FORT MEADE, Md. (AP) — A military judge cleared the way Wednesday for a member of the team that raided Osama bin Laden’s compound to testify at the trial of an Army private charged in a massive leak of U.S. secrets to the Wikileaks website.
Col. Denise Lind ruled for the prosecution during a court-martial pretrial hearing for Pfc. Bradley Manning at Fort Meade, near Baltimore.
Prosecutors say the witness, presumably a Navy SEAL, collected digital evidence showing that the al-Qaeda leader requested and received from an associate some of the documents Manning has acknowledged sending to WikiLeaks.
Defense attorneys had argued that proof of receipt wasn’t relevant to whether Manning aided the enemy, the most serious charge he faces, punishable by life imprisonment.
The judge disagreed.
“The government must prove beyond a reasonable doubt that the intelligence is given to and received by the enemy,” Lind said.
The ruling means prosecutors can call the witness during the “merits,” or main, phase of the trial. They otherwise could have used his testimony only for sentencing purposes.
The witness has been publicly identified only as “John Doe” and as a Defense Department “operator,” a designation given to SEALs. Prosecutors say he participated with SEAL Team Six in their May 2011 assault on the compound in Abbottabad, Pakistan, in which the terrorist leader was killed. His testimony would help establish a chain of custody for the evidence from its recovery to its analysis by a computer expert.
Judge Lind is weighing options for protecting the witness’ identity. They could include moving the trial to a secure location to hear his testimony, or having him wear a disguise.
Lind also must decide what limits to place on any defense cross-examination of John Doe, as well as three other unidentified “special witnesses,” to protect national security.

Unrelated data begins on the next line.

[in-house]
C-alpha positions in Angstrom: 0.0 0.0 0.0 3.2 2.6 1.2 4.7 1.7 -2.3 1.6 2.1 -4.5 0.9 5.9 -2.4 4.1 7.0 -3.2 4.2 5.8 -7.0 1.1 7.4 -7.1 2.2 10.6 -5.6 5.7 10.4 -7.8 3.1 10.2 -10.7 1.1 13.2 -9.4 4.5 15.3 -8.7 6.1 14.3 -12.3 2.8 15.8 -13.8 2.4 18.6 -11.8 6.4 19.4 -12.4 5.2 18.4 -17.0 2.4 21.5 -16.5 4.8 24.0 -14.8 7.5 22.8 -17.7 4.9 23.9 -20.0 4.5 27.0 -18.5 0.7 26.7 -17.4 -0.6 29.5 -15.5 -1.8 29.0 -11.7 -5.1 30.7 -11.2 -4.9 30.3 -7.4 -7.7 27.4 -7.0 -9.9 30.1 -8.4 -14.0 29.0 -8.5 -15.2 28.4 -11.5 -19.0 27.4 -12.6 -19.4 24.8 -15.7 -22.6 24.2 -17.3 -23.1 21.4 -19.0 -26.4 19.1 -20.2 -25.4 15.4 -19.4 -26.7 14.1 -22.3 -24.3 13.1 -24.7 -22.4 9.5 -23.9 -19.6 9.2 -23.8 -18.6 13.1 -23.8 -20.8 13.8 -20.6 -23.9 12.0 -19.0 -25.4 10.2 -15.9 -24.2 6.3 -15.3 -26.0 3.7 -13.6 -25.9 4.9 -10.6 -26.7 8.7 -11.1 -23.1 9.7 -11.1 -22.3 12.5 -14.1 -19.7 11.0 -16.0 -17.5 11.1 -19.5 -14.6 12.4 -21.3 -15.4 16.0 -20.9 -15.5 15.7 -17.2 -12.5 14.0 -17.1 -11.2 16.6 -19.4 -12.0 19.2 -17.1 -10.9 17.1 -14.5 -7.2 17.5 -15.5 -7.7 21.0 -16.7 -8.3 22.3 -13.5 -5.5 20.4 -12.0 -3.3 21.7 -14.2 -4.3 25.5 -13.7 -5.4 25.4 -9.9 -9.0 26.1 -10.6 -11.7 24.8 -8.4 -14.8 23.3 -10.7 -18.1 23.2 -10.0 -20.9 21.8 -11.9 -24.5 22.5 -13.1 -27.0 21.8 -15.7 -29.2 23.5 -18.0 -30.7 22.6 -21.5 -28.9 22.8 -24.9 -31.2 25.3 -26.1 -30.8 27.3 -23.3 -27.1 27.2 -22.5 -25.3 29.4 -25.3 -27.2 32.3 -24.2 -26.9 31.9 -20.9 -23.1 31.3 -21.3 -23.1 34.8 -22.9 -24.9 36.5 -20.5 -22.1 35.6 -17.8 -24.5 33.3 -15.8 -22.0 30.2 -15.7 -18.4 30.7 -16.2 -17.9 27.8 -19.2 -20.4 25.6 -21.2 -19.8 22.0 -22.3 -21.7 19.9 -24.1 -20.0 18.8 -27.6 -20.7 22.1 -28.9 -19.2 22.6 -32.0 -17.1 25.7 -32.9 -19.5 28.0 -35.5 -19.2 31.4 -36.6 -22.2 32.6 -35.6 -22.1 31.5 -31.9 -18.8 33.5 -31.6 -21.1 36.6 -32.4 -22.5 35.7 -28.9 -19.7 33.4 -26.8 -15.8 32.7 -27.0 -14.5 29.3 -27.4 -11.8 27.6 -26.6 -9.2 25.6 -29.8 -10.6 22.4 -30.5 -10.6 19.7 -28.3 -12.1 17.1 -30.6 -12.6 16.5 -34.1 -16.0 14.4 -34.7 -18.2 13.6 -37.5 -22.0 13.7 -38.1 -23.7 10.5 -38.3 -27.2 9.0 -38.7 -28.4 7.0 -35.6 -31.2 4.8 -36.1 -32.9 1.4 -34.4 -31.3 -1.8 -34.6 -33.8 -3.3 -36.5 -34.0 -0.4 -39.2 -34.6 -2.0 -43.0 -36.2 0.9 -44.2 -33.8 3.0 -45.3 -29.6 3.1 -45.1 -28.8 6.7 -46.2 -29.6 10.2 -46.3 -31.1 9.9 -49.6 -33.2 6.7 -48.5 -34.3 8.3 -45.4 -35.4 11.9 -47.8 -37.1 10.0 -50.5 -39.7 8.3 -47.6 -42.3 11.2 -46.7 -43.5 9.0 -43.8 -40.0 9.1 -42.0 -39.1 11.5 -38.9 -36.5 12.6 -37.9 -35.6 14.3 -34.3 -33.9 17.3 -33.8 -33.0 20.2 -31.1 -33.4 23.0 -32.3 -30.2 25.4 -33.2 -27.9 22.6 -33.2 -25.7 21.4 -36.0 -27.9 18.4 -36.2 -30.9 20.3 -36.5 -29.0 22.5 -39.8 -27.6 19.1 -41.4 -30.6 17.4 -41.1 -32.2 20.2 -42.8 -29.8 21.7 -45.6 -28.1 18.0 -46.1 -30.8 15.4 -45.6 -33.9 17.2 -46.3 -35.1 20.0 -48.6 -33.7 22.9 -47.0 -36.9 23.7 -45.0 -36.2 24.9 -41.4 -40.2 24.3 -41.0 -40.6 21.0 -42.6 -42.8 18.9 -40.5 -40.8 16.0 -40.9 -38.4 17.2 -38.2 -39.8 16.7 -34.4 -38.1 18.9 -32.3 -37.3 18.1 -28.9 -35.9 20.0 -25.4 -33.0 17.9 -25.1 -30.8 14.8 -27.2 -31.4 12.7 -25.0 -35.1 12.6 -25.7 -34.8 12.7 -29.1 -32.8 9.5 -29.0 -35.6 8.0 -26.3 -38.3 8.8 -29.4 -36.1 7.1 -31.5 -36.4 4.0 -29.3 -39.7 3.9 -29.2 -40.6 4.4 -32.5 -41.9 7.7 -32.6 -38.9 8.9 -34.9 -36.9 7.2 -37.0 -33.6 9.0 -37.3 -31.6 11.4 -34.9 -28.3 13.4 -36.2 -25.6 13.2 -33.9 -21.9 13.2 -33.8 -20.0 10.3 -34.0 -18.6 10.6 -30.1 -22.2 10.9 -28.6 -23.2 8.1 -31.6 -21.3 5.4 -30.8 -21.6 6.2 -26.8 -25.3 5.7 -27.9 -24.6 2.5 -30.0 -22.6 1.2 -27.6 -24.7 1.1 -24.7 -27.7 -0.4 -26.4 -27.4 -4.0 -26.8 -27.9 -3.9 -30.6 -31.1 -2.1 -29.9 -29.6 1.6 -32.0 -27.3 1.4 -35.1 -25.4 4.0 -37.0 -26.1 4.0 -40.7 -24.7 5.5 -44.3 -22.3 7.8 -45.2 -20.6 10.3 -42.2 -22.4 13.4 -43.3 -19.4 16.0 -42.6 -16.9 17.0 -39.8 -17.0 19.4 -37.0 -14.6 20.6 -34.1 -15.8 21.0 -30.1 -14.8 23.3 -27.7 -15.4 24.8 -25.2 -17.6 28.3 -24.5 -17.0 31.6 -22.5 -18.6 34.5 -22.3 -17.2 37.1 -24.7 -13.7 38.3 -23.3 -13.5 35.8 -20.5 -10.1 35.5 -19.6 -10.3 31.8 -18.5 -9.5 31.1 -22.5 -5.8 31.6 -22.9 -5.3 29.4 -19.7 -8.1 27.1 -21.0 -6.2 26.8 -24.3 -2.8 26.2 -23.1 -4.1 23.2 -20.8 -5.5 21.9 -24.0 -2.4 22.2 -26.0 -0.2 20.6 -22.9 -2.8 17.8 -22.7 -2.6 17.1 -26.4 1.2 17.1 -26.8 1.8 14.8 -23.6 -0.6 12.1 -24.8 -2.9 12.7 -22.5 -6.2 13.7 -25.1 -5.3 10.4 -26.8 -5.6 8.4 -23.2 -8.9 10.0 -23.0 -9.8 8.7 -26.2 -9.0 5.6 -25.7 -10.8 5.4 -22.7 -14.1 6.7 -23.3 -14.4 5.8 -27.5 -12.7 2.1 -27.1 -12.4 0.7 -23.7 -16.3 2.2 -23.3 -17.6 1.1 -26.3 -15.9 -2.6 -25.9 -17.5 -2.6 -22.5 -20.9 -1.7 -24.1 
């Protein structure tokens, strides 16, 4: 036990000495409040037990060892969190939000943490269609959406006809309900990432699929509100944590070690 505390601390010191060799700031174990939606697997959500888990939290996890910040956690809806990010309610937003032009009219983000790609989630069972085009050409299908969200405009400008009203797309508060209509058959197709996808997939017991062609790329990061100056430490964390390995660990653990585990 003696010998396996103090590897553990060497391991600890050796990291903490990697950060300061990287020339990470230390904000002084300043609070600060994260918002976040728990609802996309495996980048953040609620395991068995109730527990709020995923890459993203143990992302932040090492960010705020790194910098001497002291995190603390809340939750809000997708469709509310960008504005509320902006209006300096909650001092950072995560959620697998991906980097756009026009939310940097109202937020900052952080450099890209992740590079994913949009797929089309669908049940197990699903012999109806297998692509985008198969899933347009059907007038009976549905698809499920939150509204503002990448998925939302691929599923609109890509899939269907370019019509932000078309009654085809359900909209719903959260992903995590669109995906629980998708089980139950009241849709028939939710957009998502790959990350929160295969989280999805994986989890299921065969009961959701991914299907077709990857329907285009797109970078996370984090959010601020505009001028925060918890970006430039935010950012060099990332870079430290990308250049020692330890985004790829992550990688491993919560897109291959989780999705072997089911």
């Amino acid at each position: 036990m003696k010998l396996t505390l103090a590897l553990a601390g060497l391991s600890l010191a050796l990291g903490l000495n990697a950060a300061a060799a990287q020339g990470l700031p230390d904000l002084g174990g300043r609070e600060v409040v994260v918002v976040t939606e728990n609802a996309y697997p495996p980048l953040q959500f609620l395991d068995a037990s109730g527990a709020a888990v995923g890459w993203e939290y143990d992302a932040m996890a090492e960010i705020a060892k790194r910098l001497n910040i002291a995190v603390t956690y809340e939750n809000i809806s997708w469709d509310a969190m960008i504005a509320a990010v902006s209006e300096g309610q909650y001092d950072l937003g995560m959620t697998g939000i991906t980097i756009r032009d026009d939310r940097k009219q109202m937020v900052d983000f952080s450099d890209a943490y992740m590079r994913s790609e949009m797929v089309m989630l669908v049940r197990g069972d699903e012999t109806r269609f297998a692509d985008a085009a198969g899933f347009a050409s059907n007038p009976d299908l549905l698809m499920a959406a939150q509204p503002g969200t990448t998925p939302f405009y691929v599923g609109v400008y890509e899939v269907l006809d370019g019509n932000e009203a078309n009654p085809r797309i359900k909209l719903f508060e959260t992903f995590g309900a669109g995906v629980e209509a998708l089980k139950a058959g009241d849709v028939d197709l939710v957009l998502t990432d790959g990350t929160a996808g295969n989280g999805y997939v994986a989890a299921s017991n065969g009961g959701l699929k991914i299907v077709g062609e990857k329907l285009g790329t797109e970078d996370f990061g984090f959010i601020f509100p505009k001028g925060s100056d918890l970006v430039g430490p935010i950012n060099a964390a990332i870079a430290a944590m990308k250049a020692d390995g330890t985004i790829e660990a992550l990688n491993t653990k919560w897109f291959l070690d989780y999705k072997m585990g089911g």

Earlier Wednesday, Lind denied a government motion seeking to lower the bar for convicting Manning of violating the federal Espionage Act. He is charged with eight counts of that offense. Lind ruled, contrary to the motion, that prosecutors must prove Manning had reason to believe that the information he leaked could hurt the United States or help a foreign nation.
Lind later released a written copy of the ruling to reporters. It was the first time since she got the case in February 2012 that she has made a written ruling publicly available. The lack of contemporaneous public access to rulings and motions is being challenged in the military appeals courts by the Center for Constitutional Rights, WikiLeaks founder Julian Assange and several left-leaning pundits and publications, with support from 30 news organizations, including The Associated Press.
In February, the military began releasing Lind’s older rulings following numerous Freedom of Information Act requests. Copies of the order released Tuesday were distributed by a military attorney who said Lind released it partly because neither the prosecution nor the defense objected.
The hearing was expected to end Wednesday.
Manning pleaded guilty in February to lesser versions of some of the 22 charges he faces. Prosecutors have said they still intend to prove him guilty of the all the original charges.
His trial is scheduled to start June 3 at Fort Meade. It could last for 12 weeks.
The 25-year-old native of Crescent, Okla., is accused of sending hundreds of thousands of Iraq and Afghanistan battlefield reports, State Department diplomatic cables, other classified records and two battlefield video clips to WikiLeaks in 2009 and 2010 while working as an intelligence analyst in Baghdad.
In a statement he read aloud in court Feb. 28, Manning said he sent the material to the anti-secrecy website to expose the American military’s “bloodlust” and disregard for human life in Iraq and Afghanistan.
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